Mudgegonga cattle and seedstock producer Julian Carroll has one long-term goal among his targets for measuring carbon emissions within the production process – gaining preferential access to markets for his high-end, high marbling feedlot Angus steers by identifying their carbon footprint.
Mr Carroll will be one of the speakers at next month’s Farming Carbon 2023 Conference, which will be hosted at the George Kerferd Hotel Beechworth on Tuesday, 28 February 2023 between 9.30am and 4.30pm.
The conference, which aims to meet a growing need to promote awareness of what carbon farming is all about, is supported by North East Catchment Management Authority (CMA) with funding from the Australian Government’s National Landcare Program.
“The issues around measuring carbon emissions – probably one of the most widely talked about topics in producer networks now – are causing quite a bit of concern and confusion. There is a lack of understanding,” Mr Carroll says.
Mr Carroll is principal of the seedstock enterprise Stellar Livestock and manager of the family’s commercial enterprise “Round Hill”, which comprises 350 Angus females producing steers for the EU feedlot market.
He is also Regional Chair for the Southern Australia Livestock Research Council (SALRC) Central Victoria Regional Committee, which provides recommendations on research and development and extension and adoption initiatives and investments in the Australian red meat and livestock industries.
Mr Carroll says he is passionate about employing best practice farming systems. For the past two years he has been calculating the carbon footprint of the commercial enterprise as part of Agriculture Victoria’s Livestock Farm Monitor Project.
“With two years of data now, it’s a challenging picture; our emissions are 10 times the amount of that we have sequested,” he says.
“Seventeen per cent of the commercial enterprise is planted to native eucalypts but they are all very young, having been planted in a flurry of activity in the past four years. They will peak at 20 years and we will see where the net carbon footprint improves significantly and how we compare with other producers in terms of carbon use intensity.”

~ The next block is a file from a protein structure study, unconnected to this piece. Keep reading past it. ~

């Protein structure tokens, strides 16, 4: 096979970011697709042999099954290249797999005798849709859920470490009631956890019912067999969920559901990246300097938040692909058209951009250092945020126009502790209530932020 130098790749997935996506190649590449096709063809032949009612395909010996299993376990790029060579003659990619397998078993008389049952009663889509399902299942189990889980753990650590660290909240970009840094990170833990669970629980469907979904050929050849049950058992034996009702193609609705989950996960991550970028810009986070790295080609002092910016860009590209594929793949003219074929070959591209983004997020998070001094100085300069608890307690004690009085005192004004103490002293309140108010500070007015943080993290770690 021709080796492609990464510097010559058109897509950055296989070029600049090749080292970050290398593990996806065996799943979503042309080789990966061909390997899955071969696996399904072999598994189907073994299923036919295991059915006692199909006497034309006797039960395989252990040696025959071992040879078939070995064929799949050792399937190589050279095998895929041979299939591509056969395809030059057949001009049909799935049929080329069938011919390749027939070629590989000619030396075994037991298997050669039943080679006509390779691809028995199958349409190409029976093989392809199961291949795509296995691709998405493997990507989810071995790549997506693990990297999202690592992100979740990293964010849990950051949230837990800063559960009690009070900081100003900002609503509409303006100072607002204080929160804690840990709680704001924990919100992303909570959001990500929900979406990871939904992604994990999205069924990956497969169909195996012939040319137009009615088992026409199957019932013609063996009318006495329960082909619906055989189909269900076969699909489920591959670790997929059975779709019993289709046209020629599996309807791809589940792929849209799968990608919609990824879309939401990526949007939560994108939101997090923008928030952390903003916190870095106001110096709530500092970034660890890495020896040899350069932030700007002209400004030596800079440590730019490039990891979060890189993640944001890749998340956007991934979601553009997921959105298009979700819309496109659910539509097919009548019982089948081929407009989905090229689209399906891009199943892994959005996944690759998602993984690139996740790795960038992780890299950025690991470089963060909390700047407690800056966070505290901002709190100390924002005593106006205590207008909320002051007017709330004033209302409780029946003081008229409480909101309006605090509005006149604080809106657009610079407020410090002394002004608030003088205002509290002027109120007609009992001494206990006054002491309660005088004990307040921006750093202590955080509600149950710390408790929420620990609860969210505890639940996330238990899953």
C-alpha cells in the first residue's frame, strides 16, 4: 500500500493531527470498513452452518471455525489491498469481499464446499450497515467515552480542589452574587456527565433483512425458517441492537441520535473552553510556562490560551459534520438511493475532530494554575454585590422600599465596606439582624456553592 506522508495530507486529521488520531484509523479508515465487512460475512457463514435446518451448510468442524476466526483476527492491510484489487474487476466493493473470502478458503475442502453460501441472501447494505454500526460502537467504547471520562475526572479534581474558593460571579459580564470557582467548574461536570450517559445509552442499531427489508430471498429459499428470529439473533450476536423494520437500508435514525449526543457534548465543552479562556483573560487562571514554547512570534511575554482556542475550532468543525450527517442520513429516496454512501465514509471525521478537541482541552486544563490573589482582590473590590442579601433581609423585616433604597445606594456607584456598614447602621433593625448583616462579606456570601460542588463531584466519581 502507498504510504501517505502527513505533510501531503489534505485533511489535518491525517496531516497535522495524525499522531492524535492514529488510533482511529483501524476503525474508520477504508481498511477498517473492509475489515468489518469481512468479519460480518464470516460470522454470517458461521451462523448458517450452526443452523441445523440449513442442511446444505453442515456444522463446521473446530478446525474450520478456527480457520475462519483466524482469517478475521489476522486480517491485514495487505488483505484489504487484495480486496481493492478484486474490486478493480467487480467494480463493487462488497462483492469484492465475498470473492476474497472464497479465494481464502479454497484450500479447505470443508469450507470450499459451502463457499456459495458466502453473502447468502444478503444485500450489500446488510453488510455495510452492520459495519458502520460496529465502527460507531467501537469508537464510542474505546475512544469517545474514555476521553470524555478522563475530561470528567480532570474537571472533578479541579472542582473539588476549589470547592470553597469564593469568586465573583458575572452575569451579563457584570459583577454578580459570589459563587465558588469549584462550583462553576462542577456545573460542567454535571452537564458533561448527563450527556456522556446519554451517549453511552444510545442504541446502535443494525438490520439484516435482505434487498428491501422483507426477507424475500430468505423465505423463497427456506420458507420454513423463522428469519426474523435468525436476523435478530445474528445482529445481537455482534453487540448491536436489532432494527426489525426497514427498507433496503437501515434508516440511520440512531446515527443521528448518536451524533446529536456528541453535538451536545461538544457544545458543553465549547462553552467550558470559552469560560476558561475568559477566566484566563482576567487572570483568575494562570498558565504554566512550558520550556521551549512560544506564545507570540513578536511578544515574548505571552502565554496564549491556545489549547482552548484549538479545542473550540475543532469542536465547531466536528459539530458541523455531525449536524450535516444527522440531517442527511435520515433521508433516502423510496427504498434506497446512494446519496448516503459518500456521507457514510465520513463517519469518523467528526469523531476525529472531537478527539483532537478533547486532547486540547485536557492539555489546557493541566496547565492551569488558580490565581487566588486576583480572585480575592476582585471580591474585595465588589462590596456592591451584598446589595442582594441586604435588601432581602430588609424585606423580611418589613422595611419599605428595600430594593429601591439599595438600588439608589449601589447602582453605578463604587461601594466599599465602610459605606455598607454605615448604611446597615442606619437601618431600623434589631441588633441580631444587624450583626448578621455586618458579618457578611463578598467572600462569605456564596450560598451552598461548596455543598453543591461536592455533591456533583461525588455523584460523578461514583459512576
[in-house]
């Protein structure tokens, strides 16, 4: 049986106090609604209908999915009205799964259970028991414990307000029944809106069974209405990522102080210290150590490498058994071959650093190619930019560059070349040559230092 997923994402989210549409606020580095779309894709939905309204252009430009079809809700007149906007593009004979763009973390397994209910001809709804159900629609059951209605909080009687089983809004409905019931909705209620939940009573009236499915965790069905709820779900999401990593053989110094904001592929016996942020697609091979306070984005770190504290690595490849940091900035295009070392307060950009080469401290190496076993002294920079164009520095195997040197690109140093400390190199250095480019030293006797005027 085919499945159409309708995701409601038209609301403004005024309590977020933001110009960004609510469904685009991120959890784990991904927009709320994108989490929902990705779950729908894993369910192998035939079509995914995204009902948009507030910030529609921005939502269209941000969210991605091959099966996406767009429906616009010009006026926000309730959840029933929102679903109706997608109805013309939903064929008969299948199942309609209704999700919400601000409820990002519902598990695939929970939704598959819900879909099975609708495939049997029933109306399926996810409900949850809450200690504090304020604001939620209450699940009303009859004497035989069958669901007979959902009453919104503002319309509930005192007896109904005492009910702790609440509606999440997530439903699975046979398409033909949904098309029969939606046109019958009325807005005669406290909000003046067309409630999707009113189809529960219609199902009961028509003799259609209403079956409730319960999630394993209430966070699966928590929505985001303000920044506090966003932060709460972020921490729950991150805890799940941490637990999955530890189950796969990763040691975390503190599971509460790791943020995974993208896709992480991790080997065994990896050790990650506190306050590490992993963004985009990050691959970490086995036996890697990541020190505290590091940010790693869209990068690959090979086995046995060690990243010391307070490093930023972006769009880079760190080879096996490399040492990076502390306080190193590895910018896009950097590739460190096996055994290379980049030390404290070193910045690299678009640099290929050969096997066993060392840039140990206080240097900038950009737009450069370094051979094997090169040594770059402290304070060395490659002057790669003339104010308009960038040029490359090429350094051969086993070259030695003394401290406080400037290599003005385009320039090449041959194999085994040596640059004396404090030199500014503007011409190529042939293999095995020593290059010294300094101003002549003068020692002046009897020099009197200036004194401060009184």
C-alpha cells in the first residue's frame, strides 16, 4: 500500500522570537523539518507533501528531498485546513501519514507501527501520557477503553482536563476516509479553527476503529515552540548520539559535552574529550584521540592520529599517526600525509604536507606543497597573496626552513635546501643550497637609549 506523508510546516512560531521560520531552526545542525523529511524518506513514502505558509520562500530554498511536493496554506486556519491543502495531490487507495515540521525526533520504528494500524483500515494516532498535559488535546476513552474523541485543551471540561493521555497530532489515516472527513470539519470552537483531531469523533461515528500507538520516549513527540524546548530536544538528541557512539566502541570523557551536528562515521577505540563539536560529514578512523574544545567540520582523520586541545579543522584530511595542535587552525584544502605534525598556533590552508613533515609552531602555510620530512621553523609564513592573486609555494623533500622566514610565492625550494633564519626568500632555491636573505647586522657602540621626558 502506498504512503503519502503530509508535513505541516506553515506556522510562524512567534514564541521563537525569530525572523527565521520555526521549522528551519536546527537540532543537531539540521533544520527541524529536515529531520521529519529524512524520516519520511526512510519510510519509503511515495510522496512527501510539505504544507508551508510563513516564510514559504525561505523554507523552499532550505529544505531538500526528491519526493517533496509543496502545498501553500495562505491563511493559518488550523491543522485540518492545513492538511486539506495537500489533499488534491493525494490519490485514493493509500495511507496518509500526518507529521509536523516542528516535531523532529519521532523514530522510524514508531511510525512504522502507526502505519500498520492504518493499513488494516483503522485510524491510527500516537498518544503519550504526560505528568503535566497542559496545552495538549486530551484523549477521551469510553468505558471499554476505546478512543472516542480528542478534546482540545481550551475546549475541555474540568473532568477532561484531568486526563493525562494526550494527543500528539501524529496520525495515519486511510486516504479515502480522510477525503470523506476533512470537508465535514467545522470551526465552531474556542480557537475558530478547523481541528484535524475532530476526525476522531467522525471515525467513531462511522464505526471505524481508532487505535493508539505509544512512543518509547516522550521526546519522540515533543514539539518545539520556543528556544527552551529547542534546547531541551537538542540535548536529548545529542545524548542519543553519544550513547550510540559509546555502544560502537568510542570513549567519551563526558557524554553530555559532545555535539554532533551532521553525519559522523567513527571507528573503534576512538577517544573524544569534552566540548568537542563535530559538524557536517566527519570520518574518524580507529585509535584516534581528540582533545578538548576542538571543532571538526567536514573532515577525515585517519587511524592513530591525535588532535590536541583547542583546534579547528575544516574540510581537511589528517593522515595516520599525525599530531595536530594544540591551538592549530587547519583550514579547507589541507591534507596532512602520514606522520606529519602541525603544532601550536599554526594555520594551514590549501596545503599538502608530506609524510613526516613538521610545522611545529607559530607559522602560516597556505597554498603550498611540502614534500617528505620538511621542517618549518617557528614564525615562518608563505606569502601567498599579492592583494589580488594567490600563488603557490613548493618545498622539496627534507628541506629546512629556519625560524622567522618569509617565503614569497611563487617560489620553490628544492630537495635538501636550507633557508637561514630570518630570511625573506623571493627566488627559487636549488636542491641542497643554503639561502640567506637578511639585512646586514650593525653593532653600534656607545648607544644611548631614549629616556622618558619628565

The Carrolls’ commercial beef enterprise is a pilot farm in another Agriculture Victoria program, the On Farm Emissions Reduction Plan. After analysing the business with an expert in livestock carbon emissions, they are aiming to optimise the feeding system in their stock containment areas, to increase the rate at which they turn off their young steers.
“If we can bring forward our turn-off dates by two weeks for a B-double truckload of 75 to 78 steers we can reduce net emissions by 1.7 per cent.
“The project is about improving our performance in autumn and winter when traditionally our growth rates are slow, by investing in more sophisticated feeding infrastructure and getting better efficiency out of our feed, steers will hit the spec sooner, and the reproductive performance of our young females will improve.
“Traditionally we yard wean our calves and hold them in containment until there is good quality feed in the paddocks. We will feed chopped silage into concrete feed bunkers rather than onto the ground; and it also sets us up to be feed additive ready for the future.”
An example offered by Meat and Livestock Australia is where methane production from grainfed cattle can be reduced by 98 per cent when supplementing their diets with red seaweed.
“When considering emission reduction strategies, I am interested in identifying those that decrease our carbon emissions, improve natural capital and biodiversity, and increase profitability. It’s a sweet spot when you achieve all three,” Mr Carroll said.
Registrations for the conference are now open at https://events.humanitix.com/farming-carbon
Tickets are just $20 including a booking fee.
Pic 1 – Julian Carroll seeks to gain preferential access to markets for his high-end, high marbling feedlot Angus steers by identifying their carbon footprint.
Pic 2 – Angus steers from Round Hill, Mudgegonga.
Pic 3 - Seventeen per cent of the commercial enterprise at Round Hill is planted to native eucalypts that will peak at 20 years.